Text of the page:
“This lack of state investment is troubling,” PSBA said on its website. “Asking districts to continually generate greater resources at the local level only serves to expand the inequities of the current system and widens the gap between poor and affluent school districts.”

‘Eliminate, eliminate eliminate’

Rohrer is a purist and sees only one option — get rid of all property taxes, as soon as possible.

“I’m going to fight for elimination,” Rohrer said. “Eliminate, eliminate, eliminate. Otherwise, you let that seed grow and you gotta cut the head off it [again].”

Elimination comes with a cost: $15 billion in revenue for local governments. One of the most talked about proposals is SB 76, sponsored by Sen. David Argall, R-Schuylkill. It was his measure that was voted on, and failed, in the state Senate in 2015.

His bill calls for an increase in state sales tax from 6 to 7 percent as well as expanding the tax to more items. The legislation also calls for an increase in income taxes from 3.07 to 4.95 percent. Together, these increases would replace local school funding.

Rep. Frank Ryan, R-Lebanon, has also proposed adding a retirement tax to the mix to replace property taxes, which has received a frosty reception.

Argall’s proposal wouldn’t eliminate property taxes entirely; instead it lets districts keep property taxes to pay off debts accrued under the old funding system.

As PublicSource, a Pittsburgh nonprofit newsroom, reported in 2017, such a setup could mean that many school districts see their property taxes remain, just at some slightly decreased level, as income and sales taxes increase.

Home, sweet homestead

In 2017, Pennsylvania voters approved a constitutional amendment that allows the Legislature to pass a bill to effectively eliminate property taxes on homesteads and farmsteads. 

Under state law, a homestead is defined as an individual’s primary dwelling. A farmstead can be claimed by a farmer on their home and up to 10 acres that is used for agricultural purposes. 

The 2017 amendment builds upon one voters approved in 1997 that reduced the assessed value of a primary residence. For most property owners, that translates into savings of a few hundred dollars a year. 

So why do you still pay property taxes? Because the 2017 amendment isn’t funded.

According to an IFO estimate, it comes with an $8.5 billion price tag. 

Enter Rep. Pam Snyder, D-Greene, who is sponsoring a bill that would take advantage of the unused provision.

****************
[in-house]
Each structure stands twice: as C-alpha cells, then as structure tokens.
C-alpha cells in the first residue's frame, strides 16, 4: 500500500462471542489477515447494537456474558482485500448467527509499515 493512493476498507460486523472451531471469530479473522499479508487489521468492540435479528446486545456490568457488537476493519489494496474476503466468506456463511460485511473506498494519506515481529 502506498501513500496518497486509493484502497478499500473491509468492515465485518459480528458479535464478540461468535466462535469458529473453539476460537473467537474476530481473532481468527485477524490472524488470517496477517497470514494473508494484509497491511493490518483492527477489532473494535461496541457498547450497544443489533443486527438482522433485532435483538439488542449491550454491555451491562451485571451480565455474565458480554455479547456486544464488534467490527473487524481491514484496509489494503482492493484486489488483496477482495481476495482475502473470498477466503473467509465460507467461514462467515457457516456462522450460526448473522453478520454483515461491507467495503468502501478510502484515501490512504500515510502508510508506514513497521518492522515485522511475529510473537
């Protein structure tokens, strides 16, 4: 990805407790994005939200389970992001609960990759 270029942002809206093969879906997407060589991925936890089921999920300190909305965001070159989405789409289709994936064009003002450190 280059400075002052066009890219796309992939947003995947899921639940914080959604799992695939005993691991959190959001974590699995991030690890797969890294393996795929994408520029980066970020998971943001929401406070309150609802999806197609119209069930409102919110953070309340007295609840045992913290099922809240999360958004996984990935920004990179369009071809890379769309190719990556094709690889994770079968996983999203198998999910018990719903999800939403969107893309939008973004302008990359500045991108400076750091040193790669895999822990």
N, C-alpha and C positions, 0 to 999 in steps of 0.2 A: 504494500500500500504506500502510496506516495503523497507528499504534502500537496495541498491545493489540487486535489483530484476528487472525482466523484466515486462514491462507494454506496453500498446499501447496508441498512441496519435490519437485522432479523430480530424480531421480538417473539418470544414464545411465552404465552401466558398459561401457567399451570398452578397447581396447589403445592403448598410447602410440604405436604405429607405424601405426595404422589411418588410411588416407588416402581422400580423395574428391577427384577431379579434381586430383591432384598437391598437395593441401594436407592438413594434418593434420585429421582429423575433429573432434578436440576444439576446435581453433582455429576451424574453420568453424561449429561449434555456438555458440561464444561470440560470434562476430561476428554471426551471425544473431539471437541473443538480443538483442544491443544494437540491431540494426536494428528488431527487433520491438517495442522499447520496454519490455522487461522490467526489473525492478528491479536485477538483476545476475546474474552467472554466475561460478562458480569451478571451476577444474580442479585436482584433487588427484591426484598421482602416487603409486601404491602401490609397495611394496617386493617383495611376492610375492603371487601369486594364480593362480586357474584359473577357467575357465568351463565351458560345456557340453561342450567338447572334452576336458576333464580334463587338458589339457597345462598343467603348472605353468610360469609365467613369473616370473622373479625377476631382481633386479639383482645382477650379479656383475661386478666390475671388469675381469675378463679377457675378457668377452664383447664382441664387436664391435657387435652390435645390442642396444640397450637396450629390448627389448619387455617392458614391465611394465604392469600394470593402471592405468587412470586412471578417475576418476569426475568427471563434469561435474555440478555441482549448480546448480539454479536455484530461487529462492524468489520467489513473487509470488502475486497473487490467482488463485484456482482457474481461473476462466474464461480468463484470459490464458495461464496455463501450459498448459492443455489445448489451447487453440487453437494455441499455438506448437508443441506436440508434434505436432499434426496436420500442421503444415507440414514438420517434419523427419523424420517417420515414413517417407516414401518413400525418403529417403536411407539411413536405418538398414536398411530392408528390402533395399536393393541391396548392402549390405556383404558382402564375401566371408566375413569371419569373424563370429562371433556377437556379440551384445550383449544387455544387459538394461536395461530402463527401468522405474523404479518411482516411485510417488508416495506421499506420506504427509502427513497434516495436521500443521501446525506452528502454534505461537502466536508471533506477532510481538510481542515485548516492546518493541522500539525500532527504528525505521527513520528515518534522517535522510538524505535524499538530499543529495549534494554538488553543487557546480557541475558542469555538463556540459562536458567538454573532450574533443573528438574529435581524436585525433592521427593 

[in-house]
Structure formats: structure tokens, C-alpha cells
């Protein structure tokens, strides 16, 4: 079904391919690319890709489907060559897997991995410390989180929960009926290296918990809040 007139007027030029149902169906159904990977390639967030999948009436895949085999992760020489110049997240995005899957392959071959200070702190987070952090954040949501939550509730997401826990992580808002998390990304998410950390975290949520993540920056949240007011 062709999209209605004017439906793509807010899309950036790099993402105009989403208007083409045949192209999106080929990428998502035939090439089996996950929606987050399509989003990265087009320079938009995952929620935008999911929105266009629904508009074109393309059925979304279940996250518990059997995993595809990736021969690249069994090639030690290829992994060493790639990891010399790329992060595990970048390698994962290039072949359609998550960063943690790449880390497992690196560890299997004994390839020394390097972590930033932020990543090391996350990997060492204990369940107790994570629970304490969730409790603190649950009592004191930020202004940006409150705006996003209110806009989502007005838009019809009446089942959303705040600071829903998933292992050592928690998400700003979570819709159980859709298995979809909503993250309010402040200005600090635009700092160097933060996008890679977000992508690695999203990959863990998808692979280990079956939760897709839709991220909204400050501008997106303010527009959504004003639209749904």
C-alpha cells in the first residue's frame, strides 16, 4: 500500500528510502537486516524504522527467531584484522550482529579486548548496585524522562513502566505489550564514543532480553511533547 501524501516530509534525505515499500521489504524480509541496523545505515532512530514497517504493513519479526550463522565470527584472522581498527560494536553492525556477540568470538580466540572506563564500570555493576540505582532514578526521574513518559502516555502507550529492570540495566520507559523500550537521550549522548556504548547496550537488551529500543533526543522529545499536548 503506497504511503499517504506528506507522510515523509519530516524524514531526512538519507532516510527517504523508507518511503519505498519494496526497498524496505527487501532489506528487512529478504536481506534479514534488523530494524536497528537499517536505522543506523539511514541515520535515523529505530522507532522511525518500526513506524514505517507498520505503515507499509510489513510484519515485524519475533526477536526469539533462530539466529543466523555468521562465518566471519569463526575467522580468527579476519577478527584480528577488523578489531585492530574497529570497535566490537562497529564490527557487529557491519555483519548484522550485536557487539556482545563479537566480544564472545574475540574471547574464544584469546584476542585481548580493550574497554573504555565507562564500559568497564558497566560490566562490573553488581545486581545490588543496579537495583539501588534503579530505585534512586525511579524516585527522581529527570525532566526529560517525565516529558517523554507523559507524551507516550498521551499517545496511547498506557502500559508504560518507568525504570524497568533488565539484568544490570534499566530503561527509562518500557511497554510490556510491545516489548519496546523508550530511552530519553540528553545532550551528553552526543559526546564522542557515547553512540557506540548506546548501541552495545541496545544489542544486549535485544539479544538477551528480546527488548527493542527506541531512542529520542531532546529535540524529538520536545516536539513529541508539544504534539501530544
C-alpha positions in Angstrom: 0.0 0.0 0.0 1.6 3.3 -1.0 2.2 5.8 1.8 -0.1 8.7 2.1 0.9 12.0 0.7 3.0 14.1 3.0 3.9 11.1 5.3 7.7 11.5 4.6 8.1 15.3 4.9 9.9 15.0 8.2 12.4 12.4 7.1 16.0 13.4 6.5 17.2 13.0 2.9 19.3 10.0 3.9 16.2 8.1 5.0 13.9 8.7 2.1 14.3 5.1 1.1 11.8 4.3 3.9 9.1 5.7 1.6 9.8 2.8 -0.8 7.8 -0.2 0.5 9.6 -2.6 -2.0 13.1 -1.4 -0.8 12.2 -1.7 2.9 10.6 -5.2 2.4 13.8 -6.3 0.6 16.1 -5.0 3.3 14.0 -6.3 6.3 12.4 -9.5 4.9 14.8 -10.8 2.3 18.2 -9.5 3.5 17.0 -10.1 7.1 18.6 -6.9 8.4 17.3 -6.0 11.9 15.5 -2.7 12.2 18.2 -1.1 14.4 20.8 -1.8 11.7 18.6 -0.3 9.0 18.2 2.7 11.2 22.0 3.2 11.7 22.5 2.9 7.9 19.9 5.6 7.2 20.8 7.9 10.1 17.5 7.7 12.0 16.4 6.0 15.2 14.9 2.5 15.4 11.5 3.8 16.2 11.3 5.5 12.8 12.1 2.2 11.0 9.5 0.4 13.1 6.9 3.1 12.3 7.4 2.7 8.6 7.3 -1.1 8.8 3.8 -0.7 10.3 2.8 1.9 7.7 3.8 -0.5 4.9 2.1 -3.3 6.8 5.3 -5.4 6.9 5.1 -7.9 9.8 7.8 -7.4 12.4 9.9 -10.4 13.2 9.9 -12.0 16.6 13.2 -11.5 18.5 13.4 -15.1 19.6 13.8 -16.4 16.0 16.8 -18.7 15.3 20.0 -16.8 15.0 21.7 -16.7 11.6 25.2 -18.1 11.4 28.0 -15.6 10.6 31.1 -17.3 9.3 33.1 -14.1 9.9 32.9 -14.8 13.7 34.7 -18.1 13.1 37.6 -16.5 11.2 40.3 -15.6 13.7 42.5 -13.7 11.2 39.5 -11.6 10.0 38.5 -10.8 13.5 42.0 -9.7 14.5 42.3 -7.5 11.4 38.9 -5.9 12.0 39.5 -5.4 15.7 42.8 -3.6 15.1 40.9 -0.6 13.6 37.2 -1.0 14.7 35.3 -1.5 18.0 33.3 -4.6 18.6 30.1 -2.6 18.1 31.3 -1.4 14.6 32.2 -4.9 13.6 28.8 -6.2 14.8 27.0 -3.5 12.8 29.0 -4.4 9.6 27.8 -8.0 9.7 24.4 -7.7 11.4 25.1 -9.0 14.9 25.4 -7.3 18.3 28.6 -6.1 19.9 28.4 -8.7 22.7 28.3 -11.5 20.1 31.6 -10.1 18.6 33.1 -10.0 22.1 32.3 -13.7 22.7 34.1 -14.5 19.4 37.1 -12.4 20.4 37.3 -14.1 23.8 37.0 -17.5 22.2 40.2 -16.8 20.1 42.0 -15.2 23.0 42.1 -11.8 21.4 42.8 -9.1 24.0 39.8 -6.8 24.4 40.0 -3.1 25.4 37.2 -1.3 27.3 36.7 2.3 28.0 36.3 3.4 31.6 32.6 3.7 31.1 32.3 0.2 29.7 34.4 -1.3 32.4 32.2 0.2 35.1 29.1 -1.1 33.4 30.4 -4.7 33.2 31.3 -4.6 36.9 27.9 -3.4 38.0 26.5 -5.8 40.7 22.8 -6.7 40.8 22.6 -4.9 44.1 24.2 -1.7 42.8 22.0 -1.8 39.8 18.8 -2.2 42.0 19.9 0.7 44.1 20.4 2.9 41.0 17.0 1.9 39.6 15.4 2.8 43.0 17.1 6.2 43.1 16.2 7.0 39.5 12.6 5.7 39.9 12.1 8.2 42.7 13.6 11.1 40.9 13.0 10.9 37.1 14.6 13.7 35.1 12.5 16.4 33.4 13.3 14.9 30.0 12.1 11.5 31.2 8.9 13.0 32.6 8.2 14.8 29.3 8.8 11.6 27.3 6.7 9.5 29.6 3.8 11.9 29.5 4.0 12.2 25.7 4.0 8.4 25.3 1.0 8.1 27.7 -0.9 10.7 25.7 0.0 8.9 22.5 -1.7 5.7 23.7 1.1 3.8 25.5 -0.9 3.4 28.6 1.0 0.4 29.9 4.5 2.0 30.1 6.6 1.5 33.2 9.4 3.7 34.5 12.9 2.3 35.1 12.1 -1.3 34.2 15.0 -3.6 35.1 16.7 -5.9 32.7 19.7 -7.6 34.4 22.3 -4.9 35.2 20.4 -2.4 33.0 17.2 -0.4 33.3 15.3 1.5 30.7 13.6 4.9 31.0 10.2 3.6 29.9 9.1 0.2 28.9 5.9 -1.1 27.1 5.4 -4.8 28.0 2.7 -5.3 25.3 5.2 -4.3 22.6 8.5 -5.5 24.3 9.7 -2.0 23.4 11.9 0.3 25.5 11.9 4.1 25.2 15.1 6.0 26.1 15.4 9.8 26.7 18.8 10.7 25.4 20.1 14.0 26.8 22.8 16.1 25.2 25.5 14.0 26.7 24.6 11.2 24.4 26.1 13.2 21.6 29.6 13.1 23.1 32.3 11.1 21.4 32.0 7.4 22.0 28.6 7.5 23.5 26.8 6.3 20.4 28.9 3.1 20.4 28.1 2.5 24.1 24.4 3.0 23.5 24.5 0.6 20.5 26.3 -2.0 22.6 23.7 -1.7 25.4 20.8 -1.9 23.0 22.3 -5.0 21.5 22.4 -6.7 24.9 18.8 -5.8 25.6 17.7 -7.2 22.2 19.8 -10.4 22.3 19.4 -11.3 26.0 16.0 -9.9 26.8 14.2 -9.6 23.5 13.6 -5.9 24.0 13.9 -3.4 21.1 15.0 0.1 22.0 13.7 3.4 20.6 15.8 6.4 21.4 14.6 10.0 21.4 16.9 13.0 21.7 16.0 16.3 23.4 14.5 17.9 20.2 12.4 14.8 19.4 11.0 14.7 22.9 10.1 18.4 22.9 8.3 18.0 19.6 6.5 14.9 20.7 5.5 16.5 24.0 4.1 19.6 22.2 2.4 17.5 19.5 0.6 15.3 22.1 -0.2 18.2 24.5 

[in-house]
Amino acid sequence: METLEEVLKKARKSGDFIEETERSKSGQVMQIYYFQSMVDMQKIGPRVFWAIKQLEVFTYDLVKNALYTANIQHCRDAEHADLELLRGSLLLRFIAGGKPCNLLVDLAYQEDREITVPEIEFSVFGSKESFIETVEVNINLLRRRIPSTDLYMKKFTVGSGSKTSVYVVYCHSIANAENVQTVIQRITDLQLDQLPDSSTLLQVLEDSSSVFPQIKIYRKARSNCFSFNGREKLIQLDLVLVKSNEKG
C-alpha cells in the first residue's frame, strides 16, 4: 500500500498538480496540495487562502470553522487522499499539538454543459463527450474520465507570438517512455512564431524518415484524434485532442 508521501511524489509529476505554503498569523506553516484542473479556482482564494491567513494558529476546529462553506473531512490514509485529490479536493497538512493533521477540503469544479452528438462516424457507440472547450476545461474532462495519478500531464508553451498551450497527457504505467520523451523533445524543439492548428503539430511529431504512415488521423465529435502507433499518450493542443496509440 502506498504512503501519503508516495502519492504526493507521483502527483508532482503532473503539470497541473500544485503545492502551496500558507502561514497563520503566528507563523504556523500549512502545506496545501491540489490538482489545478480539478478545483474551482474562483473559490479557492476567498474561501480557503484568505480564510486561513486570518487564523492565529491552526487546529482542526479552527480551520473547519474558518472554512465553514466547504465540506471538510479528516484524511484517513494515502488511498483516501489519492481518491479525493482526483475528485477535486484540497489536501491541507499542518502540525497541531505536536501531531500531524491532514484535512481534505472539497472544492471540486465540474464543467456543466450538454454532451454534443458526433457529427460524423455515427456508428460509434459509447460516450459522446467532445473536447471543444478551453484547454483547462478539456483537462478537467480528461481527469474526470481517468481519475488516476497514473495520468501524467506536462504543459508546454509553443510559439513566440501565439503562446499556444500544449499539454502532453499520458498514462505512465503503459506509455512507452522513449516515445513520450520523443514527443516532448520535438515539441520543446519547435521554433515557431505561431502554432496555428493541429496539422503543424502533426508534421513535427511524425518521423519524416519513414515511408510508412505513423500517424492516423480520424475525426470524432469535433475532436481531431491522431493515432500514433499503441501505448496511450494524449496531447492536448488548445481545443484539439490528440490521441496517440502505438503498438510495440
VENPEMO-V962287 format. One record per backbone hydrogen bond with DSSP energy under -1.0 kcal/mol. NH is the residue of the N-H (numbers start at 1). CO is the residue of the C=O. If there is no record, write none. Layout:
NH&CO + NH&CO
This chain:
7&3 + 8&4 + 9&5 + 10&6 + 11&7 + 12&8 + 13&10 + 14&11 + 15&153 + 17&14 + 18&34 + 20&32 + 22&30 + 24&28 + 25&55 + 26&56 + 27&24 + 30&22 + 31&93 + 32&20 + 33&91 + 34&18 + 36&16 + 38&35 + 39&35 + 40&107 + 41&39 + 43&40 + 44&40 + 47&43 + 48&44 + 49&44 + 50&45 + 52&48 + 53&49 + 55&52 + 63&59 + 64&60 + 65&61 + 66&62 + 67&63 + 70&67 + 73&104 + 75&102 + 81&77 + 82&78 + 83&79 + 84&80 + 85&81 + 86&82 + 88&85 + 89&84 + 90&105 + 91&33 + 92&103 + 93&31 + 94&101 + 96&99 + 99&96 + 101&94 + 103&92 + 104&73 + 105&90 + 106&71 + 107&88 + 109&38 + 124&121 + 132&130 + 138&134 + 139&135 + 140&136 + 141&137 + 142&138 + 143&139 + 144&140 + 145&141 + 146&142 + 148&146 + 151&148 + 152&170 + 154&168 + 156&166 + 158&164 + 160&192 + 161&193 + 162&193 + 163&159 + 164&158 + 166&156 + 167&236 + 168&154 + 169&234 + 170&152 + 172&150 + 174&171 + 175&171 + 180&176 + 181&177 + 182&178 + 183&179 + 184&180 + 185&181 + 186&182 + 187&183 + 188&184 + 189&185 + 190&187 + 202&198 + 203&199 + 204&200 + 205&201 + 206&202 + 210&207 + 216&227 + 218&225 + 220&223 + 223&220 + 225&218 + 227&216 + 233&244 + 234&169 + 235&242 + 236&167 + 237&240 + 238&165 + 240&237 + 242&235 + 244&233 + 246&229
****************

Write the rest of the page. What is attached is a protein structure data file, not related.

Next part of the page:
Snyder, along with GOP Reps. Marcia Hahn, of Northampton County, and Rosemary Brown, of Monroe County, have proposed increasing state income taxes by 1.8 percent, with revenue deposited into a special account to reduce property taxes.

That fund would allow individuals with a single homestead to stop paying property taxes, without being over-reliant on less stable sales tax revenues to fund something as critical as education, Snyder told the Capital-Star.

“When you say eliminate all property taxes, it sounds good. It’s good rhetoric on a campaign trail,” she said. “You hear it all the time, but you gotta be realistic.”

Snyder added: “Instead of trying to take the whole apple, we’re trying to take a big bite of the apple.”

The proposal could prove an easier sell to opponents of elimination, who point out that getting rid of property taxes wouldn’t solely benefit elderly Pennsylvanians living out their lives in the family home.

Elimination would also provide a significant tax break to big businesses that own large swathes of property. An earlier estimate from the Pennsylvania Association of School Business Officials put the tax break to businesses from elimination at $2.75 billion.

Rohrer opposes progressive taxation. A proper policy, he said, should apply equally to everyone.

“As soon as you start making progressive application of taxes, there’s winners and there are losers,” Rohrer said.

What next?

While there have been hearings and press conferences during the Legislature’s summer recess, it’s still a waiting game.

Democratic and Republican lawmakers formed a working group of over the summer to try to informally reach a consensus on a plan.

Mike Straub, spokesperson for House Majority Leader Bryan Cutler, R-Lancaster, said in an email that his boss is “waiting for the recently formed property tax working group to complete its process before taking a position on any of the proposals that are out there.”

“We hope the working group will have some proposals later this fall, but Sen. Argall’s office is leading those efforts.”

Jenn Kocher, spokesperson for Senate Majority Leader Jake Corman, R-Centre, likewise struck a patient tone.

“We have a task force that has been holding hearings and looking at the different options when it comes to property tax reform,” Kocher wrote in an email. “We have not taken a position on a particular bill as we work through this process.”

Wolf spokesperson J.J. Abbott said the executive branch is “open to reforming property taxes,” pointing to proposed property tax relief in the governor’s 2015 budget that was rejected by Republicans.

“[Wolf] looks forward to seeing what the legislative working group comes to consensus on,” Abbott said.